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Title: Investigation into the Effect of the Direction, Spatial Coverage and Temporal Distribution of Rainfall on Watershed Flooding

Focus Categories: Flooding (FL), Hydrology (HYDROL), and Surface Water (SW)

Keywords: Drainage, flooding, rainfall, rainfall-runoff models, watershed modeling, and urban hydrology

Duration: 12 months. Starting date: 3-1-2000, and ending date: 2-28-2001

Federal Funds Requested: $ 8,350

Non-Federal Funds: $ 64,236

Principal Investigator:

Vijay P. Singh
Department of Civil and Environmental Engineering
Louisiana State University
Baton Rouge, LA 70803-6405

Congressional District: 06

Statement of Critical Regional Water Problems

The Gulf Coast region (GCR) is perhaps one of the most flood prone areas in the United States. This is even more true in Louisiana where flooding is a regular annual occurrence in one part or the other. For example, the 1995 related floods of southeast Louisiana and Mississippi claimed seven lives and resulted in property damage estimated at over 3 billion dollars. Landfalling hurricanes occur frequently during the hurricane season and cause extensive flooding and property damage. In 1992 hurricane Andrew made a landfall in Florida and Louisiana resulting in 58 deaths and caused over 30 billion dollars of property damage. These damages were attributed in part to the heavy rainfall which caused extensive flooding.

The flooding patterns are greatly influenced by climatic factors. Climatic anomalies such as El Nino also affect the spatial distribution of the amount and intensity of rainfall and its intensity. Laboratory experiments conducted in Canada, Europe and the U. S.; and field observations indicate that the speed, duration, and areal coverage of storms moving across a drainage basin exert considerable influence on flood characteristics. This is especially true in the Gulf Coast region and in Louisiana. The storm movement is also subject to significant long and short term variability. However, the effect of the storm movement and its ensuing characteristics, such as direction, duration, and partial coverage of the watershed have not been incorporated in hydrologic modeling and design. The usual practice in hydrologic modeling and design has been to consider rainfall storms to be stationary and covering the whole watershed. This is true of the design of urban drainage facilities as well as other civil works. Therefore, it is reasoned that drainage works, flood control projects, and other civil works must be designed, taking into account the effect of storm movement, direction, duration and spatial coverage. This would require a re-examination of the way design storms and design floods are computed.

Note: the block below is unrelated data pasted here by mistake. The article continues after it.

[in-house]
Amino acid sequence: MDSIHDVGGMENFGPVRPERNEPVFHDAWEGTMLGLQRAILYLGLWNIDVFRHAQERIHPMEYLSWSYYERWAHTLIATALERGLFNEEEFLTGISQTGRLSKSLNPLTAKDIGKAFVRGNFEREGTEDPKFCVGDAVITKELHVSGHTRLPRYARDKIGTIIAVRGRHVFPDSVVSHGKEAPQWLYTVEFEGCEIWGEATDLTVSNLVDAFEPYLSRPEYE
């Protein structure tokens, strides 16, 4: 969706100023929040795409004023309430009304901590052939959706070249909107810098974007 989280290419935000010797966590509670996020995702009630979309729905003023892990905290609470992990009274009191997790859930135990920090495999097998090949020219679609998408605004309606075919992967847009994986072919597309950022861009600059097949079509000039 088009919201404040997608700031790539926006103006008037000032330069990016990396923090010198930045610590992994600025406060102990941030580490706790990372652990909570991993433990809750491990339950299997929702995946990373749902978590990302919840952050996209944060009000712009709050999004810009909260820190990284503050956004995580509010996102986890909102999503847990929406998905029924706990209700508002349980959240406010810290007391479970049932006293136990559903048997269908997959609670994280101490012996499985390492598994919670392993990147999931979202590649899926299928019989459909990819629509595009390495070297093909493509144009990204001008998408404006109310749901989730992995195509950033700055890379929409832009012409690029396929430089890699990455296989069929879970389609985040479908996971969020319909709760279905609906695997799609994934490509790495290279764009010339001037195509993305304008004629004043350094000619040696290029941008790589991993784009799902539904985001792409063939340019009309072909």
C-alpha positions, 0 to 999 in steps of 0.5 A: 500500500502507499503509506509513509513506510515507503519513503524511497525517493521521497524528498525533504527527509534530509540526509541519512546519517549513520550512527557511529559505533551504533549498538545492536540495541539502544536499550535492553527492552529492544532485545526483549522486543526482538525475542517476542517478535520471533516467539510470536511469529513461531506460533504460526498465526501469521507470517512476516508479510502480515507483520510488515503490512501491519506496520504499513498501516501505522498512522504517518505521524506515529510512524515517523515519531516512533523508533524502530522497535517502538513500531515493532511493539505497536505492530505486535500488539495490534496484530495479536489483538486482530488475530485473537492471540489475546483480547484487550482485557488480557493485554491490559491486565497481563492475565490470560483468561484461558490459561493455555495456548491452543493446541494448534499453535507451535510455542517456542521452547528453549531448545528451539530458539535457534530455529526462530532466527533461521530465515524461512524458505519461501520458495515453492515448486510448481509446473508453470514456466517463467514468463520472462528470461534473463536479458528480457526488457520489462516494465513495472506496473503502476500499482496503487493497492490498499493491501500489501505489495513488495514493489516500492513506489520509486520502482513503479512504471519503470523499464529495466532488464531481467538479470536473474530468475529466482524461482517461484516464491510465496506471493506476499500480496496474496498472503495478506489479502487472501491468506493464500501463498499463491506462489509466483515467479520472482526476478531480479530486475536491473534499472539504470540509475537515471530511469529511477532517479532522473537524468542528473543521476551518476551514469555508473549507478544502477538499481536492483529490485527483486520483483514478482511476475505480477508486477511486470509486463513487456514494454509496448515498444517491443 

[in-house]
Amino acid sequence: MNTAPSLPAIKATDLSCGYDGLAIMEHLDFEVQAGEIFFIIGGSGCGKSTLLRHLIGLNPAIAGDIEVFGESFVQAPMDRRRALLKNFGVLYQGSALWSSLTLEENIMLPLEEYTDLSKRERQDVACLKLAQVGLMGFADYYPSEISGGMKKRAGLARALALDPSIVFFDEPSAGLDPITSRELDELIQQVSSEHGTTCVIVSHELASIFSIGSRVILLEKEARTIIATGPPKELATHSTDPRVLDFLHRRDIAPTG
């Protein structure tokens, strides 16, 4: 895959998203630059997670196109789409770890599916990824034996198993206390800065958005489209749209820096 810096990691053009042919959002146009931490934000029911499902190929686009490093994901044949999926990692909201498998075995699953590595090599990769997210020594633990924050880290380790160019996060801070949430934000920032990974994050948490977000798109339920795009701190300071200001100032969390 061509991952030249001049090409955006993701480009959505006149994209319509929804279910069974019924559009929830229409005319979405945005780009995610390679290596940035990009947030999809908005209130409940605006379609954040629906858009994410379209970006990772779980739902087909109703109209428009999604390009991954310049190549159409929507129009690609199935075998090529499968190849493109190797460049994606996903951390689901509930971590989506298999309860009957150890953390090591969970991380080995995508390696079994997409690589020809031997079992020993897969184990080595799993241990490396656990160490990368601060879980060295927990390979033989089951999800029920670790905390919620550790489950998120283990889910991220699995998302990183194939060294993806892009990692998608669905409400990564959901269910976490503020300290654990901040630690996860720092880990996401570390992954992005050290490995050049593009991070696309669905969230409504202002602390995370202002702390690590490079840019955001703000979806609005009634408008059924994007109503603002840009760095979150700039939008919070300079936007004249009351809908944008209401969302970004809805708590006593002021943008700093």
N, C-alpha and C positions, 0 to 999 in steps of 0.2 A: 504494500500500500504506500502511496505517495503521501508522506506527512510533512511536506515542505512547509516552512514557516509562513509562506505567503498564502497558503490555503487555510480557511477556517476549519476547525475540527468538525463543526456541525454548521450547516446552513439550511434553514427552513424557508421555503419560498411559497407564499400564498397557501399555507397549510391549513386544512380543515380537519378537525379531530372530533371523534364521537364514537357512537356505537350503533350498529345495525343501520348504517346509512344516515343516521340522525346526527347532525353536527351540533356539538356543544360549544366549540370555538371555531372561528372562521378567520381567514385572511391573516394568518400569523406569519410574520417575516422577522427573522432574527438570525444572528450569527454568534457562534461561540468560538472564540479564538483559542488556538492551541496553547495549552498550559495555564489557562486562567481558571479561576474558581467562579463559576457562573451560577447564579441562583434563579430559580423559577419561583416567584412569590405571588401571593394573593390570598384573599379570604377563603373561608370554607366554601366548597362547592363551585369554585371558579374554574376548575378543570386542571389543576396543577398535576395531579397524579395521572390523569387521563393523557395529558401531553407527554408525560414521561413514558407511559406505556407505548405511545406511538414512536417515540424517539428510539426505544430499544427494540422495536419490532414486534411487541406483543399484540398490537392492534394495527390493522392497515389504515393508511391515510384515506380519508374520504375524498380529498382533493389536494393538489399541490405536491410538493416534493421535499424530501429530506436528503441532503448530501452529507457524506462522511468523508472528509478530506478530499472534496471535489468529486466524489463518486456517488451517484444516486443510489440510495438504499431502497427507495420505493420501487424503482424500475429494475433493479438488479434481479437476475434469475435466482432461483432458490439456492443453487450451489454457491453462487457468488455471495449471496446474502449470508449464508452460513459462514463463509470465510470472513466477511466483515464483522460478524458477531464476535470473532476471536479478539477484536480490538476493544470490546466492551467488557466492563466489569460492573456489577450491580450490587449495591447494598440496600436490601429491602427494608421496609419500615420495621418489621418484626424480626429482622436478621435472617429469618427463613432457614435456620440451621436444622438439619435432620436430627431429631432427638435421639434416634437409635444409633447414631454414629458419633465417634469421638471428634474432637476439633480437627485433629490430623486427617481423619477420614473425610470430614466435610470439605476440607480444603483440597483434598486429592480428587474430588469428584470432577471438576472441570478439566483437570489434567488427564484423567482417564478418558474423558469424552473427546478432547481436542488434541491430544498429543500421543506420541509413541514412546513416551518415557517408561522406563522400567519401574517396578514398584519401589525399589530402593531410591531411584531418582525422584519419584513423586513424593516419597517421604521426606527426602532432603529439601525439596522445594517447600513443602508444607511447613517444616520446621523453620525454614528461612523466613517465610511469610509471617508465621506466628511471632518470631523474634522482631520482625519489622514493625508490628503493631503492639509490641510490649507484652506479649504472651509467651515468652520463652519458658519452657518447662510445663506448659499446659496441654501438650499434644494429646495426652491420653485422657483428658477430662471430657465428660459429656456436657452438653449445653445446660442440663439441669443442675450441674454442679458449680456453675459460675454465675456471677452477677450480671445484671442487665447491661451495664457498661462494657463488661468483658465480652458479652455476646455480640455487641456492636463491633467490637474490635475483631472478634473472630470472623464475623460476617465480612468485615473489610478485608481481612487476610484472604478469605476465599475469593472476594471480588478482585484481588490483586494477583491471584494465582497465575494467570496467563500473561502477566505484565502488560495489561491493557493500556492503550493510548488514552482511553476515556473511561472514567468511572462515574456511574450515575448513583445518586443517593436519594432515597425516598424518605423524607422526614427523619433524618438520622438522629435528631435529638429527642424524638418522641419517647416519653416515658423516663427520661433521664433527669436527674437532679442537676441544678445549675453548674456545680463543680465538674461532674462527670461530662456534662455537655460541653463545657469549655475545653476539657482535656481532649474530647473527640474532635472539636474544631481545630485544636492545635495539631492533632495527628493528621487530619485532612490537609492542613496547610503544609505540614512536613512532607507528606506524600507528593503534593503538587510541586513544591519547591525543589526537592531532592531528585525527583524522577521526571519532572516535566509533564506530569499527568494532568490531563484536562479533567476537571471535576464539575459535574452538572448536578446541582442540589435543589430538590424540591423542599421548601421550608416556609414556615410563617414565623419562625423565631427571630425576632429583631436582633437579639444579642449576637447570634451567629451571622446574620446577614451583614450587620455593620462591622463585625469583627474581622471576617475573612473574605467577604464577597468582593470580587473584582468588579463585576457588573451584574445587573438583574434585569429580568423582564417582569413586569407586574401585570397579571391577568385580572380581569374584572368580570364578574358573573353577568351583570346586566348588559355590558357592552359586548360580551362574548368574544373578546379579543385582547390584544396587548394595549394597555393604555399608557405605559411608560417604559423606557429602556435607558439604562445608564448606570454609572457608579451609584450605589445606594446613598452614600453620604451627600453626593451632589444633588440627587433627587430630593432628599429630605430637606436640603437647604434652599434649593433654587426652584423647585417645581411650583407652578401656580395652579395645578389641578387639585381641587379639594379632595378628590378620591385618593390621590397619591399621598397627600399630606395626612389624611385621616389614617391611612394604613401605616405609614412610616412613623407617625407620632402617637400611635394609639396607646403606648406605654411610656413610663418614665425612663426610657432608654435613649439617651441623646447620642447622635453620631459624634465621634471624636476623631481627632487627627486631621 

Results, Benefits and/or Information Expected

This project will lead to a methodology demonstrating the significance of the direction, duration and areal coverage of moving storms on watershed runoff on both small and large watersheds. Both urban and rural watersheds will be included in the project. The results so derived will be useful in design of drainage facilities, flood control works and other civil works. The methodology will also be useful in nonpoint source pollutant transport, where flow of water or surface runoff is the primary agent for transporting pollutants. The results will demonstrate that hydrologic modeling and design procedures need a re-examination and re-evaluation. A computer program for application of the methodology developed and for carrying our computations for storm movement will be developed and made available.

The results of the project will provide a basis for revising the procedures for rainfall-runoff analyses and consequent rationalization of hydrologic designs. This will have significant engineering and economic repercussions. The information so gained will be of significance in planning, designing, evaluating and managing flood control and evacuation works. In such projects, information on the lead time is of crucial importance and inclusion of storm movement is vital in accurately predicting this time.

Nature, Scope and Objectives of Research